Tom Roe | Election Issues
Council Candidate for Bellarine, City of Greater Geelong, 2017
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Election Issues


  1. Rail connectivity with Melbourne – it’s now a disaster, and a clear and present danger to support Greater Geelong’s on-going growth.
  2. The lack of relatively sophisticated employment opportunities available to our youth. We don’t want our youth to leave because they feel they have to choose between living in Geelong and realising their potential.
  3. Public transport availability and connectivity across the Bellarine – it is pathetic and must change.
  4. Lack of leading infrastructure spending to support population growth as it occurs – not after. Look at our road network – it is falling down in terms of capacity and maintenance. We need more community services and amenity support for our valuable short stay-tourism markets (e.g.: car parks and public transport to our beaches).
  5. There is still no clear plan for the Geelong region, notwithstanding the work done to develop the 30-year vision, A Clever and Creative Future which offers an aspirational vision, but no plan to get us there.
  6. My number one local pet hate are mosquitoes. We have to do better than the status quo preventative action. I’m sick of my children being walking blood banks.


  1. Geelong is growing strongly but our infrastructure is not keeping pace.
  2. We need to embrace growth, and articulate a plan, not just an aspirational vision. We must ensure we control our destiny, and have the tools to advocate and win the funding support to deliver the infrastructure and employment-creating opportunities we need.
  3. We need to ensure our youth have choice to realise their potential and aspirations in this region. They need to have the choice to stay, choice to leave and choice to return. Otherwise, too many of our young will join the established exodus out of the region and not return – robbing Geelong of a large portion of its great talent.
  4. We need to maintain our identity while accepting the critically important relationship with Melbourne, with its market scale, the opportunities the city provides and the pressure to accommodate its population growth. We need to seek the best of both worlds.
  5. We must improve our transport linkages, both public and private, make the best of our natural advantages, existing infrastructure, proximity to Melbourne and the endeavours of our forefathers, support our traditional industries and create the employment opportunities of the future.


We can’t keep continuing to put people into Melbourne and Sydney. This country needs more emerging cities. Geelong, Newcastle and Wollongong are the most likely prospects – with the Geelong region at the top of the list.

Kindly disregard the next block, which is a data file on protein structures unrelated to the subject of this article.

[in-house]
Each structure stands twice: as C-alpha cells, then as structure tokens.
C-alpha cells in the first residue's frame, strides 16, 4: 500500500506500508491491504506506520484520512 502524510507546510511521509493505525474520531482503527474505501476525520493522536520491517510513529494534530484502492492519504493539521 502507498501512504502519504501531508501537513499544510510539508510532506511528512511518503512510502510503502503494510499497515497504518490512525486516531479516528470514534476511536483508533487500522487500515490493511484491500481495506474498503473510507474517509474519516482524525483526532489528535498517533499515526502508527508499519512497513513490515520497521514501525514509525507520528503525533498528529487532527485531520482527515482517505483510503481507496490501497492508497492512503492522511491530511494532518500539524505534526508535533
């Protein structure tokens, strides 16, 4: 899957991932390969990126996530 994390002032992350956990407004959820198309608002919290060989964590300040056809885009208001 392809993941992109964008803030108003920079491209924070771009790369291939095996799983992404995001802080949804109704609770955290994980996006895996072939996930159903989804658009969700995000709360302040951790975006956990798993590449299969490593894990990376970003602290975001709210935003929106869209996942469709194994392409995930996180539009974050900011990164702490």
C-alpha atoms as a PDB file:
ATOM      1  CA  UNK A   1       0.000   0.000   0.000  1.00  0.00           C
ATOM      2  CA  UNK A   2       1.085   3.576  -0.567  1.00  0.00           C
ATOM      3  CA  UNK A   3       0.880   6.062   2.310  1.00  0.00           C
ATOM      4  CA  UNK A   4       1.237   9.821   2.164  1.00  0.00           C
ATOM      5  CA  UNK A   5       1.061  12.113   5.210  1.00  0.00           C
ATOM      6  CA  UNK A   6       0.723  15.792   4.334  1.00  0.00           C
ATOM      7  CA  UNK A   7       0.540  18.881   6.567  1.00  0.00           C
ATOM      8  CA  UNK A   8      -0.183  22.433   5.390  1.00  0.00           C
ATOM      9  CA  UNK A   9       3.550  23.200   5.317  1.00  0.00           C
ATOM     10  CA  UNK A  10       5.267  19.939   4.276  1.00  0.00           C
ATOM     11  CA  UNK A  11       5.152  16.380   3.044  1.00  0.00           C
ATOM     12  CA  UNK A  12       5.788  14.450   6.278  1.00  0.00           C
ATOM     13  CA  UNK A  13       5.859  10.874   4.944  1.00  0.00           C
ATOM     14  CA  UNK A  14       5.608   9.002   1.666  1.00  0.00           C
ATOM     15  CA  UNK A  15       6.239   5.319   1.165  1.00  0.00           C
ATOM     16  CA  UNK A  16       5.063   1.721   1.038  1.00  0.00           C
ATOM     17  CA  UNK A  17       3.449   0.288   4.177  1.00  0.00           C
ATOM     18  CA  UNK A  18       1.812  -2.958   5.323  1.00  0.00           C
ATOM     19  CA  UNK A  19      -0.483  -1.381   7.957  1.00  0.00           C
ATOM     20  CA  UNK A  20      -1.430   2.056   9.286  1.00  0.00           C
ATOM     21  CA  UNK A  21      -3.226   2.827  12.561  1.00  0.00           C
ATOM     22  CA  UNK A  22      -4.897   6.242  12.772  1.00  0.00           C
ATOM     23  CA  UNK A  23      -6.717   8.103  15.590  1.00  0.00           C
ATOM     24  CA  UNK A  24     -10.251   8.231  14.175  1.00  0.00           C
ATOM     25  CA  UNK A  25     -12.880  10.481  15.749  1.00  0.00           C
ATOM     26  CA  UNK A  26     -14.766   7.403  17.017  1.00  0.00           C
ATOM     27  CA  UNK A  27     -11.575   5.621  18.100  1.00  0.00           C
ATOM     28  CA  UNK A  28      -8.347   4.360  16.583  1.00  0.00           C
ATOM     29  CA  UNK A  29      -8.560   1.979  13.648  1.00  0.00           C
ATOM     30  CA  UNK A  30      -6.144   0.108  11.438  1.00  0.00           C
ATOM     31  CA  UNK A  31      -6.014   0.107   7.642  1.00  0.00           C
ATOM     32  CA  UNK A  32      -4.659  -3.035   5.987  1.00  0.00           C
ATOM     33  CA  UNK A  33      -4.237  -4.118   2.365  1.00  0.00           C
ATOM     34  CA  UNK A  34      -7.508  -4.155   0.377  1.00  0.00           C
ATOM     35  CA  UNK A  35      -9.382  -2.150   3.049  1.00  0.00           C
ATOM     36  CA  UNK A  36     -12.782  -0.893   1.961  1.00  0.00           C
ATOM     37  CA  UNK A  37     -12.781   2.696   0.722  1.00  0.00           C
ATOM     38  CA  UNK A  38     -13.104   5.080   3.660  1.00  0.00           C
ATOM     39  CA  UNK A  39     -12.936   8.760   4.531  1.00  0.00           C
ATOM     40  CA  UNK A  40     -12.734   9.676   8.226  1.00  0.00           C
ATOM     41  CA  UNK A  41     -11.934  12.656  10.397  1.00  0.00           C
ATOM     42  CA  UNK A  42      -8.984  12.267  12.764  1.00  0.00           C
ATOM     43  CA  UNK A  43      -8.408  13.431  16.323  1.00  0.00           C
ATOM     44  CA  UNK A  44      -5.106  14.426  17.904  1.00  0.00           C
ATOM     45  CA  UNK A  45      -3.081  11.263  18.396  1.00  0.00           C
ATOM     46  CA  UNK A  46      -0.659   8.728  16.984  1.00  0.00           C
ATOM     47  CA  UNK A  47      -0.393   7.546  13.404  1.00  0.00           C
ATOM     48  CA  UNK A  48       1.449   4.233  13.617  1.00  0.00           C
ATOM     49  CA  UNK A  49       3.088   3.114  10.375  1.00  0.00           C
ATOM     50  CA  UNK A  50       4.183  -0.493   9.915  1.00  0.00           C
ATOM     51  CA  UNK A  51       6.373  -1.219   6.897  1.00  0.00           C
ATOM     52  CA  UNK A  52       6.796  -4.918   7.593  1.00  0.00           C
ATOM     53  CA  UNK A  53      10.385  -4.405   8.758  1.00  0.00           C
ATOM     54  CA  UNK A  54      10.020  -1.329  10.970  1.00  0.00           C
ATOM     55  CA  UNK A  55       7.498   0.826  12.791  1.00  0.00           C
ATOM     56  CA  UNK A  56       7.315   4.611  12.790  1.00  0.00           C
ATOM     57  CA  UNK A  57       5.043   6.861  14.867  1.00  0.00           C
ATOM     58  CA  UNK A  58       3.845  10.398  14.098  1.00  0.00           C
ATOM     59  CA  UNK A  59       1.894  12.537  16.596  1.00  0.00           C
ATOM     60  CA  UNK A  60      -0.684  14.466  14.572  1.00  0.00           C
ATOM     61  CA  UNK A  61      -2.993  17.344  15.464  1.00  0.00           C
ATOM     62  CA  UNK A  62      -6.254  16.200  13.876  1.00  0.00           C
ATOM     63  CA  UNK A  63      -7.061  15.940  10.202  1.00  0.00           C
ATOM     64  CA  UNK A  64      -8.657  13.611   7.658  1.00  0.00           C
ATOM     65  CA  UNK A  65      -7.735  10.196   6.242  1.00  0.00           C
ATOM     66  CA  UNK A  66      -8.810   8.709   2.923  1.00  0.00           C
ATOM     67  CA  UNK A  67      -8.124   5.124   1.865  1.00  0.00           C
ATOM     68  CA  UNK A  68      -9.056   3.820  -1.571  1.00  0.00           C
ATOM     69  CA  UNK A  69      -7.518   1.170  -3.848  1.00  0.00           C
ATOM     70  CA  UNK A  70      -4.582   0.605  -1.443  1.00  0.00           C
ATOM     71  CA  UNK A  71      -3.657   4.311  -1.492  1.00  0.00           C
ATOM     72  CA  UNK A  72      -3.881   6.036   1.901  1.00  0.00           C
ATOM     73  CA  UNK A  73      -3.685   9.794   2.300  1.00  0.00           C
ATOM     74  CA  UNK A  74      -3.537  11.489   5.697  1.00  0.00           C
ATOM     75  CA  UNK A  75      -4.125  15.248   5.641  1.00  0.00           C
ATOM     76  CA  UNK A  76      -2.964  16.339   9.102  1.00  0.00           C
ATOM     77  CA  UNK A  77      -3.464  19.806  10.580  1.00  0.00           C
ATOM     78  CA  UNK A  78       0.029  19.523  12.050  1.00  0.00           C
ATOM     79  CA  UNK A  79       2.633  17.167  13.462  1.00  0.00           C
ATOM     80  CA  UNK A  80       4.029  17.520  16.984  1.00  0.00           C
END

Geelong is the leading prospect because of its:

  • Close physical proximity to Melbourne
  • Incredible natural attributes
  • Existing heavy infrastructure
  • Relatively affordable housing
  • Access to water – our beautiful Bay!
  • Untapped potential
  • Current growth rate
  • Opportunity to benefit from government policy settings for regional Victoria, and
  • General desirability for people seeking a sophisticated lifestyle out of the hustle and bustle of a capital city

Geelong particularly appeals to people who are young, educated, aspirational, entrepreneurial and with money to invest in new business and employment, creating opportunities and affluence.

The reality is that Geelong is growing strongly now; even Council recognises that the city is growing at just under 2.5% per annum – in my view it is much stronger than that, more like 3.0 to 3.5% per annum.

Even if we were to accept just 2.5% per annum growth moving forward – a fraction of the 5% per annum that the City of Wyndham is growing at – Geelong will grow from 240,000 people now to around 850,000 in 50 years’ time. In 60 years, we will be over 1 million people. This could happen much earlier.

We can’t have uncontrolled growth and a lack of new infrastructure support. Nor can we deny growth. We need to accept that reality, plan for it and take control of our destiny. And for that we need a plan.

I want to drive a growth agenda with a clearly articulated plan that will give choice to our children and the generations to follow.

That’s why I’m running


We live in Geelong. We want and need to continue to have our own identity. We don’t want to become an extension of Melbourne. We don’t want to become the receptacle for Melbourne’s problems. Greater Geelong – including the Bellarine – is “greater” for a reason!

It goes without saying that we can’t ignore our critically important symbiotic relationship with Melbourne. This is what makes us different and it is a key part of our strength. Geelong is now a hybrid of both Melbourne and regional Victoria, as well as a bridge and gateway to the State’s west.

We need to take a more aggressive approach to advocate to governments, federal and state, about what we want Geelong to become.

We need to look forward.

We need to engage our politicians, lead them, open their minds, embolden and empower them, and ultimately get them to fight for us in this political landscape where there is limited capital and for which there is huge competition.

And we need to get the business sector to continue to invest in the region, not just in the industries of today, but the emerging industries of tomorrow. It is all interrelated.